“I am full of gratitude for Coach McGraw and what she has done for me.”
McGraw did a lot for someone who did a lot for her. Asked during Wednesday's Zoom press conference one word that best describes Ivey, McGraw went with charismatic.
"She is somebody that people are attracted to," McGraw said. "She has got a smile that lights up the gym. She's so fun to be around and yet she can flip the switch and be as serious and intense as anyone in the gym."
Especially when it comes to the game. Spend five minutes with Ivey and you realize that she is beyond ready to do this. She knows the game. She sees it differently. She sees it like a head coach. Sees it like somebody who had spent 12 seasons at McGraw's side. Sees it like someone who knows what it's like to get to nine Final Fours (two as a player, seven as a coach). Ivey watched how the Hall of Fame coach worked. How she lived and breathed and sometimes slept the game. How she sustained success at a place where sustained success once was thought unlikely. How she built winners and graduated winners and did it all with class and a fire that, until Wednesday, burned so brightly.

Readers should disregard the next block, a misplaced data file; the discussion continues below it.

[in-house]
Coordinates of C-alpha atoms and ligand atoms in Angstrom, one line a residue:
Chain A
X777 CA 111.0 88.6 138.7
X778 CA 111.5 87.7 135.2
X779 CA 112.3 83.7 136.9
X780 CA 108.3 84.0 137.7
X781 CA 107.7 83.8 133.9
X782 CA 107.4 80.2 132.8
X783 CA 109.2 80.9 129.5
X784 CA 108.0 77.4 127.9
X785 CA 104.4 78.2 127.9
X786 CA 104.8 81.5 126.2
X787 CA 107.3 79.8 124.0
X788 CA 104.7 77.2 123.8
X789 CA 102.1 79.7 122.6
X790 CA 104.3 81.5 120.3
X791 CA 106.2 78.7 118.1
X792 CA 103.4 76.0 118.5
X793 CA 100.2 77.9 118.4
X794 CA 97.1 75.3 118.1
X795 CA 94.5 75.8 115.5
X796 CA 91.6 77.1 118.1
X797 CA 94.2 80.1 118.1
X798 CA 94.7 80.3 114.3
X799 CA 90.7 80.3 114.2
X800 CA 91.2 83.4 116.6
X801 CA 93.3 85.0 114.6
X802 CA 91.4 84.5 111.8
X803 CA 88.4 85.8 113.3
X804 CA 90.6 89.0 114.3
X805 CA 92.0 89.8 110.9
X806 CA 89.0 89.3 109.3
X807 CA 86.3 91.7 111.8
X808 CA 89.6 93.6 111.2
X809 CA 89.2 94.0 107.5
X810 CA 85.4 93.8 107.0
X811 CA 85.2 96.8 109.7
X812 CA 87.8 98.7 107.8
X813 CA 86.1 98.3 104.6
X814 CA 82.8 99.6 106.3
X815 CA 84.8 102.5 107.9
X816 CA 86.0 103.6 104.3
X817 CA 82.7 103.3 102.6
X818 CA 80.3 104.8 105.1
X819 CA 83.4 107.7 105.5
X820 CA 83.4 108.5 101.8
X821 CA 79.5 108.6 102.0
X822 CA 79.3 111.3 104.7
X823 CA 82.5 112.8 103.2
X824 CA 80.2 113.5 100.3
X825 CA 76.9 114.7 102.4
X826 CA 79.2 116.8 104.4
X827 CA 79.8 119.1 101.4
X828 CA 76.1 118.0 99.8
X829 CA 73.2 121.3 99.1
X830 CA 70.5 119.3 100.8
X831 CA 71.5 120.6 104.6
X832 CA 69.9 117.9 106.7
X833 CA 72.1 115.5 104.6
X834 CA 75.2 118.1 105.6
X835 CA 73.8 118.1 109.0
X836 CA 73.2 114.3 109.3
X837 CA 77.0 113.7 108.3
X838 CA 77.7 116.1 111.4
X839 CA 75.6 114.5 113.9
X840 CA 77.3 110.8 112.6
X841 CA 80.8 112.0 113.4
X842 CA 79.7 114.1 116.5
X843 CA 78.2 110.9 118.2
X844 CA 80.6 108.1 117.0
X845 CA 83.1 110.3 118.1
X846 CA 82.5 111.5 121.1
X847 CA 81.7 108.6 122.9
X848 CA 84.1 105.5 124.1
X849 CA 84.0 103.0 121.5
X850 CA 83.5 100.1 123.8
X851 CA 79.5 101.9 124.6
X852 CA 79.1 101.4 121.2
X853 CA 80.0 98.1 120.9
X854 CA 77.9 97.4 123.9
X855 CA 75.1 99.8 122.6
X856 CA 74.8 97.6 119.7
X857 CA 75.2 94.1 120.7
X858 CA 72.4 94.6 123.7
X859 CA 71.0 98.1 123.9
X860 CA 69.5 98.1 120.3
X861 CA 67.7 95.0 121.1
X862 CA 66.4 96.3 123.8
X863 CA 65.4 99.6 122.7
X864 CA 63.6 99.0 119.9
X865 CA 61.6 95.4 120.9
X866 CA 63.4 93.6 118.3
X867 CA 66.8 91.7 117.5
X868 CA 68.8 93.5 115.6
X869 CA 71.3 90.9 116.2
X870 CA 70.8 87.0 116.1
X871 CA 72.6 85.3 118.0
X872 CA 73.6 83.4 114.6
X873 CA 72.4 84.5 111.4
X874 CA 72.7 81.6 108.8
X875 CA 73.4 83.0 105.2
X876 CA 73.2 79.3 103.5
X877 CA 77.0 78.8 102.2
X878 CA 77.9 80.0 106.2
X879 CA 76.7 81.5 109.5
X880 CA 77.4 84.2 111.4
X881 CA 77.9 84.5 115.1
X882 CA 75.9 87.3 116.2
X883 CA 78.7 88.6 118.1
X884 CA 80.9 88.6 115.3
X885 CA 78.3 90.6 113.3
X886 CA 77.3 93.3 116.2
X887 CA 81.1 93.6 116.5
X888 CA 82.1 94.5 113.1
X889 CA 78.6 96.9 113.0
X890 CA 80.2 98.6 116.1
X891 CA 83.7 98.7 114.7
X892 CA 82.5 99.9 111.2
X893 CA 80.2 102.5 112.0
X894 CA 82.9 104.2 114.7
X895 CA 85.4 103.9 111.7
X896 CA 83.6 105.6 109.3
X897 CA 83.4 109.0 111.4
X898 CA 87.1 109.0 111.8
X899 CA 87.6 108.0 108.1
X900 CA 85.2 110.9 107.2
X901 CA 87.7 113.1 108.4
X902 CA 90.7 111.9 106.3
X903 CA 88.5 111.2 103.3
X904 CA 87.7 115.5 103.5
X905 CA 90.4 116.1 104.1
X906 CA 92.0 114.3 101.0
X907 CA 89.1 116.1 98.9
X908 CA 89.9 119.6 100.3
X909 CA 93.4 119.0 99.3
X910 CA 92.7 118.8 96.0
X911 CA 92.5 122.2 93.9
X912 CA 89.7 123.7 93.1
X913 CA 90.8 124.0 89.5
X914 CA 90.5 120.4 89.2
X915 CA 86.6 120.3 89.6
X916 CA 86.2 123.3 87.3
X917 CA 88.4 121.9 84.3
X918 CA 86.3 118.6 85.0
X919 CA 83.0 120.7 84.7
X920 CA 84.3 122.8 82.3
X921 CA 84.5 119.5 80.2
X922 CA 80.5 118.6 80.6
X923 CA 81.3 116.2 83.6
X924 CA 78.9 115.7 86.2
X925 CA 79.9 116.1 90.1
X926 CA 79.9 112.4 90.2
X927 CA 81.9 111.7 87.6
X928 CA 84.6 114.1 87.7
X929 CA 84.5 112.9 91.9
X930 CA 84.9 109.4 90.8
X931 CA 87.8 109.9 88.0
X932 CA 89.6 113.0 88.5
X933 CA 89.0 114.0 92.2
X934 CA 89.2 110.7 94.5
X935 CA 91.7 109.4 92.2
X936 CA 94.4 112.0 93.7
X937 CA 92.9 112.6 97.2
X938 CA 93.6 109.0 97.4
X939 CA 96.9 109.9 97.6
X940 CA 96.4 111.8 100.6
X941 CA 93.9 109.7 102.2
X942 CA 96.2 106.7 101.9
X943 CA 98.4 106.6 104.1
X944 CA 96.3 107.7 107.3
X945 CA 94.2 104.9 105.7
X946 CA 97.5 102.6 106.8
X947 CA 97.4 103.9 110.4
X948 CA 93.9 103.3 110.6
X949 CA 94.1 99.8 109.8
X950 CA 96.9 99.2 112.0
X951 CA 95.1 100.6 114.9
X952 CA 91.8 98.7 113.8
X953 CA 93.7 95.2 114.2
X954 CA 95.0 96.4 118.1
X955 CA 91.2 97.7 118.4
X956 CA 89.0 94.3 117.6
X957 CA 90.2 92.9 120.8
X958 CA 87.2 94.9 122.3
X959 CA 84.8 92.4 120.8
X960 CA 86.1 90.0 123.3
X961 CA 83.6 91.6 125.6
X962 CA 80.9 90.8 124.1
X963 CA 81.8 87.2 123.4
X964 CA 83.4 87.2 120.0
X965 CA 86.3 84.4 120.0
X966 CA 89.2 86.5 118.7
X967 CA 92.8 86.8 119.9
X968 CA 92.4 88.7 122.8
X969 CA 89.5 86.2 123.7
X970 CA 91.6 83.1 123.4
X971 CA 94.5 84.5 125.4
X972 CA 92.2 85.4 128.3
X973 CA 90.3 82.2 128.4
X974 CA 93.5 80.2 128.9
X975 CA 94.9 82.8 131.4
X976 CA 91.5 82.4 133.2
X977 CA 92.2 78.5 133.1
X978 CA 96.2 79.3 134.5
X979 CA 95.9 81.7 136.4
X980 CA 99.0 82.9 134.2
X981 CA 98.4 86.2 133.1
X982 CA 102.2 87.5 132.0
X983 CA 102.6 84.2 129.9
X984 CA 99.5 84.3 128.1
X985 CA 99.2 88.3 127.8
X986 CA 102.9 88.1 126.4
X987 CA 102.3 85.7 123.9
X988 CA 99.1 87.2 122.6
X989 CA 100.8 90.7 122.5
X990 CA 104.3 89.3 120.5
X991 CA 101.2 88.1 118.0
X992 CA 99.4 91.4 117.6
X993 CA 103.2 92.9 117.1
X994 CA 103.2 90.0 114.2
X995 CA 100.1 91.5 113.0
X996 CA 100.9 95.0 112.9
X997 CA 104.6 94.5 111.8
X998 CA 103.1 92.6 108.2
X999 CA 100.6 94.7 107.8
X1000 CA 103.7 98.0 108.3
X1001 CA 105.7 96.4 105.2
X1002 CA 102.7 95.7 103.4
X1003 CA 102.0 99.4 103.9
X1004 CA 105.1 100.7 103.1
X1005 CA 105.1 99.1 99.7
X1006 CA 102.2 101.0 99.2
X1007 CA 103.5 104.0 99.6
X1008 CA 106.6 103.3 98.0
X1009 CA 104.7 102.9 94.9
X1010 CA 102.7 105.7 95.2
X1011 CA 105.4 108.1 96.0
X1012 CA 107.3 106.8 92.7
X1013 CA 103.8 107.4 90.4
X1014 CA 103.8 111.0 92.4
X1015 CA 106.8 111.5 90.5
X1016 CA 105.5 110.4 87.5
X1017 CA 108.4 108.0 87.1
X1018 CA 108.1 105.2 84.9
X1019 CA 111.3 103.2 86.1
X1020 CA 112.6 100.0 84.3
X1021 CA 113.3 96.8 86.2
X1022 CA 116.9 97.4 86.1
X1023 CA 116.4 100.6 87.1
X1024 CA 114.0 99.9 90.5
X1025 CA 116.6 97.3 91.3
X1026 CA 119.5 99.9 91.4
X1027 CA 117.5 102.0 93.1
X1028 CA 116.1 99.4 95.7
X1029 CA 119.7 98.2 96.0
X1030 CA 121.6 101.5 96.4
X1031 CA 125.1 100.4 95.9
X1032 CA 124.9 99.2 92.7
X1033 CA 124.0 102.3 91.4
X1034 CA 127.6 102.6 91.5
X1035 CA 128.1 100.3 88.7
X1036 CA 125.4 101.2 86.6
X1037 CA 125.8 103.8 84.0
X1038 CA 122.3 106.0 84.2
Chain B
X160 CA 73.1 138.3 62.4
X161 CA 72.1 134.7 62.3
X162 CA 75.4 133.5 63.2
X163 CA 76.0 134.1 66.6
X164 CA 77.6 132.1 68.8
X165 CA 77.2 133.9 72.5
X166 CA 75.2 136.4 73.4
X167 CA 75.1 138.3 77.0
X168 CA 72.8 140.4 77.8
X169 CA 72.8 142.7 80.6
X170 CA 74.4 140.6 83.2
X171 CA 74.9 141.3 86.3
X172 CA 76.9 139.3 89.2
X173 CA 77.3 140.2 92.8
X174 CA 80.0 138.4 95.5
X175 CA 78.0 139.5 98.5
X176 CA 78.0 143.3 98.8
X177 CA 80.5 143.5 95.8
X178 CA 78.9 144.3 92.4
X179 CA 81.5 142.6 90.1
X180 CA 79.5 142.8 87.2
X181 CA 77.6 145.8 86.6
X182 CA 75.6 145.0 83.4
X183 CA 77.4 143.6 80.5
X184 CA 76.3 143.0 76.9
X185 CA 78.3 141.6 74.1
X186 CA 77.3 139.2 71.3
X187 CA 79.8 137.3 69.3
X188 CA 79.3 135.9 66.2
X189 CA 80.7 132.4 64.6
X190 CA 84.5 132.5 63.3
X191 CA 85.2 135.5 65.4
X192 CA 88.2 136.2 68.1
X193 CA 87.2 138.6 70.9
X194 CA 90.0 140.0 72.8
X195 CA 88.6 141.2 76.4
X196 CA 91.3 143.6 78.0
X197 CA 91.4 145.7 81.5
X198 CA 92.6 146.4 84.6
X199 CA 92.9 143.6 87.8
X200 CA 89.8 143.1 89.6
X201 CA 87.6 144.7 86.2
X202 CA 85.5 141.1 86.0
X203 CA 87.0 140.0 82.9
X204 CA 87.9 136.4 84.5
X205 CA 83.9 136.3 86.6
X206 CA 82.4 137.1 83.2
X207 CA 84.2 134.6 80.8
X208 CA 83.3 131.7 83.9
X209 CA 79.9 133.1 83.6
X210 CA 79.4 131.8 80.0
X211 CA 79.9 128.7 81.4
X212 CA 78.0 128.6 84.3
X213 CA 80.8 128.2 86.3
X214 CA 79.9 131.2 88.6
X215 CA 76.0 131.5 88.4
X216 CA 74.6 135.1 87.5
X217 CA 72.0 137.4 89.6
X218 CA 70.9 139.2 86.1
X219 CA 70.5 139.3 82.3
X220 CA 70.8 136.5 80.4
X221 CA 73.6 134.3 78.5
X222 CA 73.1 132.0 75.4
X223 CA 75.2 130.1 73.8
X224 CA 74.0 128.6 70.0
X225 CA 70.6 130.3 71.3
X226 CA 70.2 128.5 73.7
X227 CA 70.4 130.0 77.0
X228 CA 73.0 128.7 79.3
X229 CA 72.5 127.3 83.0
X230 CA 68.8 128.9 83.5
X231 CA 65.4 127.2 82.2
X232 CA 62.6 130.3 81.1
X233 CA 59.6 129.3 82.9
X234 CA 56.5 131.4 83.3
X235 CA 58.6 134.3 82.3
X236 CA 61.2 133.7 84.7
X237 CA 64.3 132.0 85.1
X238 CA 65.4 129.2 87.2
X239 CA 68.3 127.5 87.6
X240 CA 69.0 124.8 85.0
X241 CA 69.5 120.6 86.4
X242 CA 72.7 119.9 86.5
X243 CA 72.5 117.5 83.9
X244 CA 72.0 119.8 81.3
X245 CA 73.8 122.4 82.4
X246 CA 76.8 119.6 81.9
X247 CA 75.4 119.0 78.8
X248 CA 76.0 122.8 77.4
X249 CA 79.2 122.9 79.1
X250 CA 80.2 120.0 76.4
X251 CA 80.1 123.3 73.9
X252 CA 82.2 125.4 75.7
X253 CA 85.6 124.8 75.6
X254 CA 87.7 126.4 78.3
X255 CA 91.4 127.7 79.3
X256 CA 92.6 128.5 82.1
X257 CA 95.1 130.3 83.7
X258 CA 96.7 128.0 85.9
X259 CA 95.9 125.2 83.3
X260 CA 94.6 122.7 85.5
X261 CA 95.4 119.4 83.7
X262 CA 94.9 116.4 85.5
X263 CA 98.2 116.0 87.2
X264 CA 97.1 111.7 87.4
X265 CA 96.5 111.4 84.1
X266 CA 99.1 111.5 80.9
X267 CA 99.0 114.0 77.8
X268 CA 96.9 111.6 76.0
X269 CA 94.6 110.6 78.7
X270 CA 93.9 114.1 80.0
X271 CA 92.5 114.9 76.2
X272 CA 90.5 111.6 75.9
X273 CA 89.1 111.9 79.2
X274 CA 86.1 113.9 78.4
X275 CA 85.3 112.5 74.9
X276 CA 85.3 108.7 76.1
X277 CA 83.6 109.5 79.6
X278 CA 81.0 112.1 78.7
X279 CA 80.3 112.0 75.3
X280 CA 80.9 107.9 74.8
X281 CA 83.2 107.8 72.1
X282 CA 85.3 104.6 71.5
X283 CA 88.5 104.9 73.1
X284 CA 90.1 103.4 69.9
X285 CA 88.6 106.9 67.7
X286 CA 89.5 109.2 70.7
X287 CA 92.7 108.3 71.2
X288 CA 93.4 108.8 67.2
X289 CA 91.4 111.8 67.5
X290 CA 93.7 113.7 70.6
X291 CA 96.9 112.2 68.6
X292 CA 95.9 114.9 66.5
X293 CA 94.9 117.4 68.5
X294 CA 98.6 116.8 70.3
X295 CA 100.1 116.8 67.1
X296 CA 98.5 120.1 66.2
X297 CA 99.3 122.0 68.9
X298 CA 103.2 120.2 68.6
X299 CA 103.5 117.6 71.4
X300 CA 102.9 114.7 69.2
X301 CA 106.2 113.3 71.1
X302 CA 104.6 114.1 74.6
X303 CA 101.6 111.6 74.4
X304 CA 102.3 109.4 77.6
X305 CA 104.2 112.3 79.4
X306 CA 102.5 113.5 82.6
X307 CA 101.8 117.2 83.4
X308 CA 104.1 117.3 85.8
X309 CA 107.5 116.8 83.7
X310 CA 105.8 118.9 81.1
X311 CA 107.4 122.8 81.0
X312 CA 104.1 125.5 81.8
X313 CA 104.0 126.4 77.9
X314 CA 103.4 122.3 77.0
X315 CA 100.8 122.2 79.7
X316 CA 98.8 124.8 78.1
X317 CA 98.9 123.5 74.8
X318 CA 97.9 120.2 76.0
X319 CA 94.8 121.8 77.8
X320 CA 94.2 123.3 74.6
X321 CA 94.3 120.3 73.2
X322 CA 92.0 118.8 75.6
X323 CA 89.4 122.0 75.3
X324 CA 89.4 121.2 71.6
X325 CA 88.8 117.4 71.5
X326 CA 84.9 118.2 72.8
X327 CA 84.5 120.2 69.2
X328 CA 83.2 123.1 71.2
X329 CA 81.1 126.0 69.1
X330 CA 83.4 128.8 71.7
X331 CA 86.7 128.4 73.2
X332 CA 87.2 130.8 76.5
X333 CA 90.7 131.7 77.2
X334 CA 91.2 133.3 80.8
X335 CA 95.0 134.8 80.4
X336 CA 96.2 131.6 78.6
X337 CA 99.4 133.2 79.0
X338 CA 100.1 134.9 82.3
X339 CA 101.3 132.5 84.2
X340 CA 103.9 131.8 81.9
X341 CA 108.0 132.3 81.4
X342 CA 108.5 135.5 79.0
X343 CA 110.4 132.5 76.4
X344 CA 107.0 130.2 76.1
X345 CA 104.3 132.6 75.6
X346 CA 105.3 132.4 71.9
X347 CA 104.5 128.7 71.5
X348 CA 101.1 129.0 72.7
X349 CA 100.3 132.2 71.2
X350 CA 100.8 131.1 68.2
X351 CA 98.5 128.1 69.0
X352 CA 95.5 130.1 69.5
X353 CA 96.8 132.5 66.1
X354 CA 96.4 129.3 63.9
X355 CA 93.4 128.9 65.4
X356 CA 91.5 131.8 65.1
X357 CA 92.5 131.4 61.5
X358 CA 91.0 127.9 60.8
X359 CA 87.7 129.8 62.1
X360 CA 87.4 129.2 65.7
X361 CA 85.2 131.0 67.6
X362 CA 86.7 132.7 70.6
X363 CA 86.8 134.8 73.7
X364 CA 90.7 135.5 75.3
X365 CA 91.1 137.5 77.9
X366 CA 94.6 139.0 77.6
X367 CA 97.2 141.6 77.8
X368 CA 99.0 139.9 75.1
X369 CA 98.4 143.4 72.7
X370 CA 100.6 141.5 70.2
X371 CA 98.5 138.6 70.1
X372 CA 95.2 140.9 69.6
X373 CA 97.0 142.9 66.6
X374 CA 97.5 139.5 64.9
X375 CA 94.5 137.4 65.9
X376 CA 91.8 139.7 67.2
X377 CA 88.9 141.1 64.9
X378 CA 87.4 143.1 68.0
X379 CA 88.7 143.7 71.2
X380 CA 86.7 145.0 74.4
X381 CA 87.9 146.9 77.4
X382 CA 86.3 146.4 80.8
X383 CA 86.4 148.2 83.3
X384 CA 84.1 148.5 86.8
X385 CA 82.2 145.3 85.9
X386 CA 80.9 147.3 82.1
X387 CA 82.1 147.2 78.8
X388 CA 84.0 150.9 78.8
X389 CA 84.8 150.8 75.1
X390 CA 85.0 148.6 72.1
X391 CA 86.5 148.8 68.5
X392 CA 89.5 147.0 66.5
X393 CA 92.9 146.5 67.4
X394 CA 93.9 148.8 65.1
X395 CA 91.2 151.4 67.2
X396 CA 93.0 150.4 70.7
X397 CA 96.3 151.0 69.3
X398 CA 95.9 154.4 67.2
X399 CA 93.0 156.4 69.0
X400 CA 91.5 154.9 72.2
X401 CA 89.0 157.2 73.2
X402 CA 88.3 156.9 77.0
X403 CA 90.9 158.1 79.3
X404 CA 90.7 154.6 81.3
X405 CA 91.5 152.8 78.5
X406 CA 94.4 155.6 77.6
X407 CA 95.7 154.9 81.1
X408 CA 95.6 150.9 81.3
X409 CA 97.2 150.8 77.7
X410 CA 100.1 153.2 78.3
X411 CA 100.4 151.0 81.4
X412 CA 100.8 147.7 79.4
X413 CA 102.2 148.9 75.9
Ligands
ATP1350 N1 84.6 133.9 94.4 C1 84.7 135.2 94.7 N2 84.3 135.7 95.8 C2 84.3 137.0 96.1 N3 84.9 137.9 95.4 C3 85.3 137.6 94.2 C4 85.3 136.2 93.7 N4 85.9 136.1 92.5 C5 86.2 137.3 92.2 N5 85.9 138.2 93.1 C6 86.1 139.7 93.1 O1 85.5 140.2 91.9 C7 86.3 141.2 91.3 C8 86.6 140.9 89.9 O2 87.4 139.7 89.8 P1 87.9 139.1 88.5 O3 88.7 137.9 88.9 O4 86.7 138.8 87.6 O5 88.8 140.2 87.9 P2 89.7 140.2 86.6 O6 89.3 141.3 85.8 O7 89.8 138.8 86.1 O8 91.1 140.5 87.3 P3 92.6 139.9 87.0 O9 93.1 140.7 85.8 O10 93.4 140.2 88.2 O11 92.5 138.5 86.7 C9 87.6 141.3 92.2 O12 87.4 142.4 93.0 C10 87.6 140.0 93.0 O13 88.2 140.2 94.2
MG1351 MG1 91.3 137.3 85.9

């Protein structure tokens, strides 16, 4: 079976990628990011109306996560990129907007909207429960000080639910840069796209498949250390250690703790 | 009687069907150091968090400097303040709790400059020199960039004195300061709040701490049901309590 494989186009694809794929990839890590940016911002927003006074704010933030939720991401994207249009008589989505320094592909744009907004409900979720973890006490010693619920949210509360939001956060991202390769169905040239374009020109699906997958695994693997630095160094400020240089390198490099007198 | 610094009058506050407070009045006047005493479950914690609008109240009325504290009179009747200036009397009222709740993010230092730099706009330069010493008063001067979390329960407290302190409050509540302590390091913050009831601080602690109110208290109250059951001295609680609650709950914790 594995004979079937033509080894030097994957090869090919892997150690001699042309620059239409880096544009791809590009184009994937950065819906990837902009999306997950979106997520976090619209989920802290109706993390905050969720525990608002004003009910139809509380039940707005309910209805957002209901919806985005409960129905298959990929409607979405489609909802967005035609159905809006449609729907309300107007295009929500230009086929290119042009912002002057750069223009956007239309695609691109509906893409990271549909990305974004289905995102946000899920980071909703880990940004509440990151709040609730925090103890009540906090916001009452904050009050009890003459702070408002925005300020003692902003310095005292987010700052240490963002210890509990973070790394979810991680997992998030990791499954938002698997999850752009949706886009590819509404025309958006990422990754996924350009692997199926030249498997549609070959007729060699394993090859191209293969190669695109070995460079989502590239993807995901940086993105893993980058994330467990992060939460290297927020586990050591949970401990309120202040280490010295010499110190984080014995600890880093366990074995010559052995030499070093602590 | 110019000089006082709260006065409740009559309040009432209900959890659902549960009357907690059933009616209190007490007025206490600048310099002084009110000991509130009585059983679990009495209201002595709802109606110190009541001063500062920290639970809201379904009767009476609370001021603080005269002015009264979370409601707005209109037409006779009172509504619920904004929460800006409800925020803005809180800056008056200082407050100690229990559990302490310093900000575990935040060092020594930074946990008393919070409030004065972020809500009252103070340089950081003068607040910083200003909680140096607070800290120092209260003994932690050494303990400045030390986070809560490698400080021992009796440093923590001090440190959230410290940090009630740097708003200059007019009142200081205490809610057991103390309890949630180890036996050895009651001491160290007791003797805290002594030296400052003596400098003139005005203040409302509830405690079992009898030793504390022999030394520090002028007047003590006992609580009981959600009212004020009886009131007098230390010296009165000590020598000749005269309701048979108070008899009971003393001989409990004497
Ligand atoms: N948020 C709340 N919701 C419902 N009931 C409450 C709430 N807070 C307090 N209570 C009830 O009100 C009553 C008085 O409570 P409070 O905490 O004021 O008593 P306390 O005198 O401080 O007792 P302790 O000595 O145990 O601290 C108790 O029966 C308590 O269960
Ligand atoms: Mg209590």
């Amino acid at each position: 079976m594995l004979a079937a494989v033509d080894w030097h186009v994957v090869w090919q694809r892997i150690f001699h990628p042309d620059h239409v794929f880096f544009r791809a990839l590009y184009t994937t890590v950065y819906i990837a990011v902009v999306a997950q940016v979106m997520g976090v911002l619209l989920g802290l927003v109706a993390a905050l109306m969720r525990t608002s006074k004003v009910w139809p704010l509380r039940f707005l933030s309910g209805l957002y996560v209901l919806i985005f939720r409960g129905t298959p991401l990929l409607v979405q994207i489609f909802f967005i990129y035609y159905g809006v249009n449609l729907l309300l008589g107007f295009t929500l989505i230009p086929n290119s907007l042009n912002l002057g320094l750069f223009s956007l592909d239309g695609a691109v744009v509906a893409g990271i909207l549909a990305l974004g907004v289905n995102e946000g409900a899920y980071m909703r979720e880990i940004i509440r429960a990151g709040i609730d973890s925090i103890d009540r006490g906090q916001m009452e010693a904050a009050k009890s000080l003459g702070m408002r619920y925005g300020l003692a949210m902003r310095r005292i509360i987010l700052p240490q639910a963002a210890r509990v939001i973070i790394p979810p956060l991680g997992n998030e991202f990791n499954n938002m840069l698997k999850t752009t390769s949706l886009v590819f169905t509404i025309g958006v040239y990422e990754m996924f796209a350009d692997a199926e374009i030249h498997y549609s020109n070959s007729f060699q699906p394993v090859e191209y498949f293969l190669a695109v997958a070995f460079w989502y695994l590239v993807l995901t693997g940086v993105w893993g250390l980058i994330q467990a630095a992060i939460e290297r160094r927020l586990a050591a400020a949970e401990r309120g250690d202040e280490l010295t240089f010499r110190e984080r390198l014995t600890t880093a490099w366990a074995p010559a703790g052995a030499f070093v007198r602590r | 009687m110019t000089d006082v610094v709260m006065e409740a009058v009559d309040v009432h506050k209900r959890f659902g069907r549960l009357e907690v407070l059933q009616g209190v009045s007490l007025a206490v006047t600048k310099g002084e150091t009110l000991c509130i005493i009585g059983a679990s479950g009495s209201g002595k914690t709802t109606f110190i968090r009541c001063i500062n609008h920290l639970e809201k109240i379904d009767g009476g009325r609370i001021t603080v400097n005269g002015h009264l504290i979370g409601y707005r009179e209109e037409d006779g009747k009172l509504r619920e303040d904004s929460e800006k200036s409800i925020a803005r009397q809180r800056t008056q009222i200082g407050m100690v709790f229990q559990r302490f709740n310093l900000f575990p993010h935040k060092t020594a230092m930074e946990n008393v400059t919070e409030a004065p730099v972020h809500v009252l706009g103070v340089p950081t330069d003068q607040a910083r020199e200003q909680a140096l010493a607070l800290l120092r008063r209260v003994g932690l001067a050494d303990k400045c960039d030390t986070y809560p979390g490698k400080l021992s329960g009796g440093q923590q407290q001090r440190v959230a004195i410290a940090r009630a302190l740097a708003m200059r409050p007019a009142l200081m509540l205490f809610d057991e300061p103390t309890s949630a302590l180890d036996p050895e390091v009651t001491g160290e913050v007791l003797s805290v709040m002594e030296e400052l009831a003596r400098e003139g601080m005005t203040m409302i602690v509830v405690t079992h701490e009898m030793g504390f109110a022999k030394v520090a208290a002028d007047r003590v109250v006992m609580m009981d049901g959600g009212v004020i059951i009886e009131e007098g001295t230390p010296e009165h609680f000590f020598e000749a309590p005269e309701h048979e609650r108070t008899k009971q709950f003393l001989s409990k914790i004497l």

The Tribune asked Ivey for five minutes in March of 2019 for a column in advance of a second-round NCAA tournament matchup with Michigan State. With her stir-fry lunch quickly going cold, Ivey dived into the interview the same way she did her scouting report. All in. With both feet. With her soul. She explained how she watched film. She talked of writing all those notes. Of getting maybe a few hours of sleep before editing and revising and revising and editing. Of all the time and effort and energy that went into that responsibility, because that’s what the boss needed. Wanted. Demanded.
All that for a game that Notre Dame would win by 28 points. That didn’t matter. Ivey’s report did. She operated like a head coach long before she became one.
In so many ways, Ivey’s been working toward this point since she was a coveted recruit. Been working toward this since she scored more than 1,000 career points (1,430) and played in more than 100 career games (132) at Notre Dame. Been working toward this when she was teammates with the likes of Ruth Riley to help McGraw win her first national championship in 2001 in, of all places, her hometown of St. Louis.